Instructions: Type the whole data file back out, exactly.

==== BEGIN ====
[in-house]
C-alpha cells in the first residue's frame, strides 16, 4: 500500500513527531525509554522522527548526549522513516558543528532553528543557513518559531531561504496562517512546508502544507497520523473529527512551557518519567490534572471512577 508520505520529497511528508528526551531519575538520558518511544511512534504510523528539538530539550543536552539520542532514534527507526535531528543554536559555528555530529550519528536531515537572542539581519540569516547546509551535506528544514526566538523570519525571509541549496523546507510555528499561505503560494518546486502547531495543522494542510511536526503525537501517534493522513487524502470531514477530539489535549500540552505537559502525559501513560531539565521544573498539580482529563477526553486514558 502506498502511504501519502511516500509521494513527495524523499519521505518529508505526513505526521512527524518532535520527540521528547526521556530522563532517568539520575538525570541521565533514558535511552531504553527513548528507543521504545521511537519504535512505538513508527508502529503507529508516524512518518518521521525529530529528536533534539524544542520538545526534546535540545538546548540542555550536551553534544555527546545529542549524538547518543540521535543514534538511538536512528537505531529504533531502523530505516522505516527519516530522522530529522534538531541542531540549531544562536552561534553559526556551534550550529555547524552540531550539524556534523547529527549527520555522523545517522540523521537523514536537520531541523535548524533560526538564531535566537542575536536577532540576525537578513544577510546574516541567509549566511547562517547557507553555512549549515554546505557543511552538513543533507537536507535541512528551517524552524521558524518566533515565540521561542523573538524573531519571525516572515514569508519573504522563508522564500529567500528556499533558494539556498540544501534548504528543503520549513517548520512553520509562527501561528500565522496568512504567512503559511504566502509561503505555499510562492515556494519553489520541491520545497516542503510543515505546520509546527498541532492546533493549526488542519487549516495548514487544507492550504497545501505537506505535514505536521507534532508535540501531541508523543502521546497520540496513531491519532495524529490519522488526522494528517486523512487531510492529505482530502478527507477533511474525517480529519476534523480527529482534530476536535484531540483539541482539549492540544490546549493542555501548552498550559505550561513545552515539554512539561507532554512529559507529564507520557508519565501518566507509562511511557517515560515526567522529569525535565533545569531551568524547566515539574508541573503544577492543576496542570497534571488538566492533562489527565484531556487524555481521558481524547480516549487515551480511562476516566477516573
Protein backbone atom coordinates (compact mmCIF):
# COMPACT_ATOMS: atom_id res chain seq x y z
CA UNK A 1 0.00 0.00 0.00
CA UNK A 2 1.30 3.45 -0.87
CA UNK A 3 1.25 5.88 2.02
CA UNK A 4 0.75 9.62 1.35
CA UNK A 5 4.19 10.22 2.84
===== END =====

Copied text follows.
[in-house]
C-alpha cells in the first residue's frame, strides 16, 4: 500500500513527531525509554522522527548526549522513516558543528532553528543557513518559531531561504496562517512546508502544507497520523473529527512551557518519567490534572471512577 508520505520529497511528508528526551531519575538520558518511544511512534504510523528539538530539550543536552539520542532514534527507526535531528543554536559555528555530529550519528536531515537572542539581519540569516547546509551535506528544514526566538523570519525571509541549496523546507510555528499561505503560494518546486502547531495543522494542510511536526503525537501517534493522513487524502470531514477530539489535549500540552505537559502525559501513560531539565521544573498539580482529563477526553486514558 502506498502511504501519502511516500509521494513527495524523499519521505518529508505526513505526521512527524518532535520527540521528547526521556530522563532517568539520575538525570541521565533514558535511552531504553527513548528507543521504545521511537519504535512505538513508527508502529503507529508516524512518518518521521525529530529528536533534539524544542520538545526534546535540545538546548540542555550536551553534544555527546545529542549524538547518543540521535543514534538511538536512528537505531529504533531502523530505516522505516527519516530522522530529522534538531541542531540549531544562536552561534553559526556551534550550529555547524552540531550539524556534523547529527549527520555522523545517522540523521537523514536537520531541523535548524533560526538564531535566537542575536536577532540576525537578513544577510546574516541567509549566511547562517547557507553555512549549515554546505557543511552538513543533507537536507535541512528551517524552524521558524518566533515565540521561542523573538524573531519571525516572515514569508519573504522563508522564500529567500528556499533558494539556498540544501534548504528543503520549513517548520512553520509562527501561528500565522496568512504567512503559511504566502509561503505555499510562492515556494519553489520541491520545497516542503510543515505546520509546527498541532492546533493549526488542519487549516495548514487544507492550504497545501505537506505535514505536521507534532508535540501531541508523543502521546497520540496513531491519532495524529490519522488526522494528517486523512487531510492529505482530502478527507477533511474525517480529519476534523480527529482534530476536535484531540483539541482539549492540544490546549493542555501548552498550559505550561513545552515539554512539561507532554512529559507529564507520557508519565501518566507509562511511557517515560515526567522529569525535565533545569531551568524547566515539574508541573503544577492543576496542570497534571488538566492533562489527565484531556487524555481521558481524547480516549487515551480511562476516566477516573
Protein backbone atom coordinates (compact mmCIF):
# COMPACT_ATOMS: atom_id res chain seq x y z
CA UNK A 1 0.00 0.00 0.00
CA UNK A 2 1.30 3.45 -0.87
CA UNK A 3 1.25 5.88 2.02
CA UNK A 4 0.75 9.62 1.35
CA UNK A 5 4.19 10.22 2.84